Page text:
There’s battle lines being drawn
And nobody’s right when everybody’s wrong
— The Buffalo Springfield, For What It’s Worth
In another case of the uncanny synchronicity that often strikes like a bolt from a Sisters Country lightning storm around The Running Iron Report, the unlaid ghosts of the Vietnam era rose in recent weeks, asserting their undying influence over a cultural moment that lies 45 years beyond the fall of Saigon.
On a whim last month, I listened to Dan Carlin’s Hardcore History podcast with ace historian Max Hastings, whose 2018 tome Vietnam: An Epic Tragedy, is perhaps the best single-volume history of the era we’ll ever see. I followed that with the PBS documentary, Last Days in Vietnam, depicting the chaotic — and strikingly noble — effort to evacuate thousands of South Vietnamese from the American Embassy as that nation crumbled in the face of hammer blows from the North Vietnamese Army in the spring of 1975 . Then Nugget columnist Craig Eisenbeis submitted a travelogue on his trip in January to Vietnam; I attended a Memorial Day service led by a friend who was severely wounded in Vietnam; then I spent hours in conversation with two friends who ardently and actively opposed the war.
And over the past weeks, we have seen scenes unfold on our streets that hearken back to Days of Rage in 1968.
What a field day for the heat
A thousand people in the street
Yes, the ghosts are stirring.
The Vietnam War era broke open cultural fissures that have never really closed. As Carlin points out, if you were to take a snapshot of America in 1963 and a snapshot of America in 1973 — at the end of the decade of America’s intense direct involvement in Vietnam — you would see two very different countries. We can’t reach back to pre-’63 America; it’s not there anymore, and no amount of yearning for a more united, stable and wholesome America can conjure it back out of the mists of time.
The 1950s, of course, weren’t anywhere near as stable and content as nostalgia would have us believe. The faultlines of American culture were already drawn taut, tectonic plates of tension and conflict grinding beneath the placid surface. The Civil Rights Movement that would gain unstoppable momentum in the early 1960s was already aborning, and the frustrations that would explode in the Free Speech movement in 1964 were stirring long before they burst forth on the Berkeley campus and spread across the nation.
Still, many Americans — white, middle class Americans, at any rate— really did lead quietly satisfying lives in safe, wholesome communities, with real reason to believe in the American Dream. Then the Vietnam War really got rolling and cultural and social ferment swiftly built to a boiling pitch, overflowing onto the streets and into American living rooms, forever transforming the nation’s perception of itself and the way we relate to one another.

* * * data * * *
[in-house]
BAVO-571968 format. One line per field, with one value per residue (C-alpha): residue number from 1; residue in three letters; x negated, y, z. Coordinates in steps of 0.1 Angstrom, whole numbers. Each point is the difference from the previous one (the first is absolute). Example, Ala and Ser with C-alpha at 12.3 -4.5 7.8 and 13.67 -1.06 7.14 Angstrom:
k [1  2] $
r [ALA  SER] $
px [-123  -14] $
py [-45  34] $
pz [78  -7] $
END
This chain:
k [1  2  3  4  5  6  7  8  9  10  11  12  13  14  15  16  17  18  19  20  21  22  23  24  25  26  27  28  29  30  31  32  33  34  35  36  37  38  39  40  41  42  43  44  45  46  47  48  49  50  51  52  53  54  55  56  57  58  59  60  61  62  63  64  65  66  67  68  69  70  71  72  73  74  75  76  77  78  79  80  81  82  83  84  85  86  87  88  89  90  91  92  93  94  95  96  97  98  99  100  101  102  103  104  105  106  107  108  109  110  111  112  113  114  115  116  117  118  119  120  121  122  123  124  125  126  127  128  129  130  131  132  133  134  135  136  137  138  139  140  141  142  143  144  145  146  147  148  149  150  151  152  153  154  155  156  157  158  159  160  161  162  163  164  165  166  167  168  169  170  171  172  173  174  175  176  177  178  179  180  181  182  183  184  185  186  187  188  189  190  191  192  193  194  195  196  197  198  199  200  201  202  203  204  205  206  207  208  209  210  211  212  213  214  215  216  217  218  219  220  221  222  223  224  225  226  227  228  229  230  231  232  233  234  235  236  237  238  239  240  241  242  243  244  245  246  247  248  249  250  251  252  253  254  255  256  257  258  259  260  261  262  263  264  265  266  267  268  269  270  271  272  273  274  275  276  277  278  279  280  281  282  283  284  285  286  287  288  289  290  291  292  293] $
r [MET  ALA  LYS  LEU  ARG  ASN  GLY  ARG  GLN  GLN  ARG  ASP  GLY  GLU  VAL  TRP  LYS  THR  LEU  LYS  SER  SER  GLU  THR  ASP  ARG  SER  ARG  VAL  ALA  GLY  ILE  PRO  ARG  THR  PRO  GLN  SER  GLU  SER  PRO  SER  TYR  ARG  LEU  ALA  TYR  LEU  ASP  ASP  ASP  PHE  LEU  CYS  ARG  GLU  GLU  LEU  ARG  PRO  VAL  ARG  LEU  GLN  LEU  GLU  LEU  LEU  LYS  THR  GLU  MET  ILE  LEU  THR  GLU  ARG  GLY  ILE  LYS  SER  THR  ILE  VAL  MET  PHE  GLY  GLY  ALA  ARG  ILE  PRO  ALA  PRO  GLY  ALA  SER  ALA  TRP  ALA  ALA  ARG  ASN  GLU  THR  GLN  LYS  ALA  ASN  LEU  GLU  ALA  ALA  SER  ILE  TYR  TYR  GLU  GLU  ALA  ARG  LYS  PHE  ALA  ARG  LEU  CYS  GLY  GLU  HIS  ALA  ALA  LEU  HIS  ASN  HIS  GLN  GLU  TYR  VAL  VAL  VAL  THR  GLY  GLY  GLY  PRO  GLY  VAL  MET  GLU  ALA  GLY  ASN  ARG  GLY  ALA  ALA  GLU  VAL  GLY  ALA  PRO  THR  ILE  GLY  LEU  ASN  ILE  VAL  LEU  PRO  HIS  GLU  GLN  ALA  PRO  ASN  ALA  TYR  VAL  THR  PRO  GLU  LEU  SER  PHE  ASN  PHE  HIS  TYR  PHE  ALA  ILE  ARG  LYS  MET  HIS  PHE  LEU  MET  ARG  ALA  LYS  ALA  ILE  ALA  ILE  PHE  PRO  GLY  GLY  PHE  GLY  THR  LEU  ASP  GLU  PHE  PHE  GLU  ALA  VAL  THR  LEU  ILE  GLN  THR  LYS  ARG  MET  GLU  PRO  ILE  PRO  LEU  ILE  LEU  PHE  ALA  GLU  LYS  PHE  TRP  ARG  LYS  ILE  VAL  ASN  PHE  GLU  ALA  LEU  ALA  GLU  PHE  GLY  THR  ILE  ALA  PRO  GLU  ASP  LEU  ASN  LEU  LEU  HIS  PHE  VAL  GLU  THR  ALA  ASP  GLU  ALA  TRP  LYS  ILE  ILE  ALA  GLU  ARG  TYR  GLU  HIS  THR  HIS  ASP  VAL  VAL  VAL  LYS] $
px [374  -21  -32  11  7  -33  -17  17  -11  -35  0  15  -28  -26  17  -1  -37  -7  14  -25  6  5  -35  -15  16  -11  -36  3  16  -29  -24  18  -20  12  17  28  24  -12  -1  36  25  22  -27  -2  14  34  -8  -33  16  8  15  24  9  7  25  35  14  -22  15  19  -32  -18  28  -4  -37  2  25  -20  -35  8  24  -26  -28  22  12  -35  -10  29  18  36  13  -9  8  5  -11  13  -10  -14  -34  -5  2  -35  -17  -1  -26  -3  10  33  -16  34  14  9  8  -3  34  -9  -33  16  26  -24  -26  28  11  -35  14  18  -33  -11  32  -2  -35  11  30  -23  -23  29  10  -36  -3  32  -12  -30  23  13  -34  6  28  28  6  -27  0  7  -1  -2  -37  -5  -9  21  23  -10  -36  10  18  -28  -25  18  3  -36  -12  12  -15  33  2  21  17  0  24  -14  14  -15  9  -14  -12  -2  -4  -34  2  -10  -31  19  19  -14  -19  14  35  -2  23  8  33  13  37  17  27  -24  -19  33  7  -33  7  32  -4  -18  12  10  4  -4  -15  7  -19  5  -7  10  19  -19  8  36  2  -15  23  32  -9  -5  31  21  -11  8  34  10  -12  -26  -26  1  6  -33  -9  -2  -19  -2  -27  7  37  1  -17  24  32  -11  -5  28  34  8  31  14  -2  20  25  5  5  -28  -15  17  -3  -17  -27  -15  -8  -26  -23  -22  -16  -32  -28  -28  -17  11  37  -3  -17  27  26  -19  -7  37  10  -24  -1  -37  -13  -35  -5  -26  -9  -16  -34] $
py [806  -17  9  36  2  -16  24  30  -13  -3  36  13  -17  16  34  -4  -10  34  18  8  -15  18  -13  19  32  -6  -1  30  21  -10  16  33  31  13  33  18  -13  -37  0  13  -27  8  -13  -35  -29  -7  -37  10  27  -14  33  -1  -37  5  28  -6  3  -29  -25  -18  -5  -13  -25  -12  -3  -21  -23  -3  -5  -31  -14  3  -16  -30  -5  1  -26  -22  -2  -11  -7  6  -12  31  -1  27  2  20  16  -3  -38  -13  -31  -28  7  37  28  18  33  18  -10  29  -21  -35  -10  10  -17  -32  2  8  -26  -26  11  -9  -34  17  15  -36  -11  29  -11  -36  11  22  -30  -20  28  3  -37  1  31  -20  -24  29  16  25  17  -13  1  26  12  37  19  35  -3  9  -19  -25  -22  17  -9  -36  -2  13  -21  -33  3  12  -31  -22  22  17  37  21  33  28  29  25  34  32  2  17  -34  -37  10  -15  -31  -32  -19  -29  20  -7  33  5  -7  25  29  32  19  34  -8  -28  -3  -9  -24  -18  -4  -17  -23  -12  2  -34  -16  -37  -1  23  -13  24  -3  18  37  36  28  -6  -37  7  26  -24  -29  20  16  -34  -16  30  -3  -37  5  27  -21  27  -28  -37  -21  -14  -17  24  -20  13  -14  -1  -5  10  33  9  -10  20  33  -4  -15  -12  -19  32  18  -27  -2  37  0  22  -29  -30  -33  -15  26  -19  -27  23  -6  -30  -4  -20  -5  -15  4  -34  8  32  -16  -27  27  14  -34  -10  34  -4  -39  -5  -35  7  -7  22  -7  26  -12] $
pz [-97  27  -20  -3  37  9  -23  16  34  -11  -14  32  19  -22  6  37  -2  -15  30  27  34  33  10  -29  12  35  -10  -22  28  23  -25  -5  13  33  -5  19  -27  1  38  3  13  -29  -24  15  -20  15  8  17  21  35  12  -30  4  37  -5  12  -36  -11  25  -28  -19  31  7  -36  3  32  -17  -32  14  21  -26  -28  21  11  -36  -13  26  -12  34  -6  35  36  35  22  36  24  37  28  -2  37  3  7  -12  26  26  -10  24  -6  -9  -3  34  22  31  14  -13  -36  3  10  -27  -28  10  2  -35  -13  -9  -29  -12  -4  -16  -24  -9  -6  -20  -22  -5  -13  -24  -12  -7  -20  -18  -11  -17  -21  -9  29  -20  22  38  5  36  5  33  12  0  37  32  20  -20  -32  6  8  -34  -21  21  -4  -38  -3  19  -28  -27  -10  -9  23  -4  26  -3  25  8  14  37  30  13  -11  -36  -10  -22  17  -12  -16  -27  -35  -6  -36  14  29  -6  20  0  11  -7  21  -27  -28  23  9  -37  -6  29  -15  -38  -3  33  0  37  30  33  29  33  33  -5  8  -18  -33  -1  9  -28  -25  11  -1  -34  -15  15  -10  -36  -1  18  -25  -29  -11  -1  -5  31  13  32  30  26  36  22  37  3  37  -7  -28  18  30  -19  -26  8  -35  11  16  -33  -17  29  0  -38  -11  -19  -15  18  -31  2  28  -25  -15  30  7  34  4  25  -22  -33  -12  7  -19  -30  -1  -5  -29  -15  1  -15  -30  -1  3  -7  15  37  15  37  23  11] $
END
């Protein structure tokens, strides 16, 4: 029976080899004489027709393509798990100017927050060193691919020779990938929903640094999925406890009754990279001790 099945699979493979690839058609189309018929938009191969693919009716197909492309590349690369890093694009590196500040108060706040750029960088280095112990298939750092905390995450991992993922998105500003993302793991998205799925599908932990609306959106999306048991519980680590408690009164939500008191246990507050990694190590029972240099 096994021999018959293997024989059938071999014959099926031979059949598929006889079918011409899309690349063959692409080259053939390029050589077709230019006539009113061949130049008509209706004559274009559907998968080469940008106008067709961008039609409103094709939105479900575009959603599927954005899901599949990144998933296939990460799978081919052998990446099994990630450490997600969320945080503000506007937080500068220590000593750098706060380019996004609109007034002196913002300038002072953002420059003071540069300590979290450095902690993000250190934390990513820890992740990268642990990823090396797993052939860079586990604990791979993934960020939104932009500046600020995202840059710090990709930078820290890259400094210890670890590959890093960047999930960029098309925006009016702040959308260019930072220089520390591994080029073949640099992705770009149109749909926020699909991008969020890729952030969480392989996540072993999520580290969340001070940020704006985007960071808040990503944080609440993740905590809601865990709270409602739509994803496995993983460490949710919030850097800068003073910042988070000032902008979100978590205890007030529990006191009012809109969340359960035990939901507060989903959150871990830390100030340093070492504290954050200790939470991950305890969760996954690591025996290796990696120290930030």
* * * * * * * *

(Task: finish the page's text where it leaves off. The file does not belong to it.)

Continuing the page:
Young, rebellious protesters challenged every norm and article of faith of American society, from the legitimacy and righteousness of the nation’s Cold War against Communism to race relations and traditional sexual mores. They called out lies and hypocrisy that had long gone unrecognized and unchallenged, and demanded near absolute personal freedom in the pursuit of happiness. They were right about many things. They were also too often arrogant, self-righteous and destructive.
Traditional Americans looked upon this iconoclasm with horror and disgust, seeing in rebellion an attack on a way of life that was rich and good and true. And they were right about many things. They were also too often heedless, angry and reflexively authoritarian.
The culture war that launched in the 1960s was a profound clash of different understandings of liberty and honor and duty, and what it means to be an American. It was, in part, generational, but only in part — which is why the conflict continues, a couple of generations on.
We see it in different visceral reactions to protests that exploded nationwide after the killing of George Floyd by a Minneapolis police officer. Some focus on peaceful mass action and see a spontaneous upsurge in support of long-overdue change; some focus on violence and looting and see a tragedy being manipulated to attack police, indulge in opportunistic crime, and destroy the social order.
Some look at defense of property and police as tacit acceptance of a racist order; some see any form of protest, no matter how peaceful and orderly, as an affront or a threat (which creates surreal scenes like a driver on Cascade Avenue giving an angry thumbs-down reaction to a sign that read simply “Love One Another”).
The fissures that the Vietnam era opened still exist, indeed have widened — wedged further and further apart by individuals, businesses and organizations whose agendas and livelihoods are built on division. They render simplistic matters that are complex and cherry pick history to weaponize as propaganda. The Vietnam War era is an inflection point in American history — a complex and complicated tangle of cultural and social flashpoints and geopolitical calculations, idealism and rank cynicism, nobility and atrocity. We live today in its long shadow — and yet, a my daughter pointed out, it is almost entirely unexplored in schools.
If our cultural chasms are ever to be bridged, it will require a real understanding of how and why they came to be, an honest assessment of what they mean — and a wary eye cast upon those who profit from them.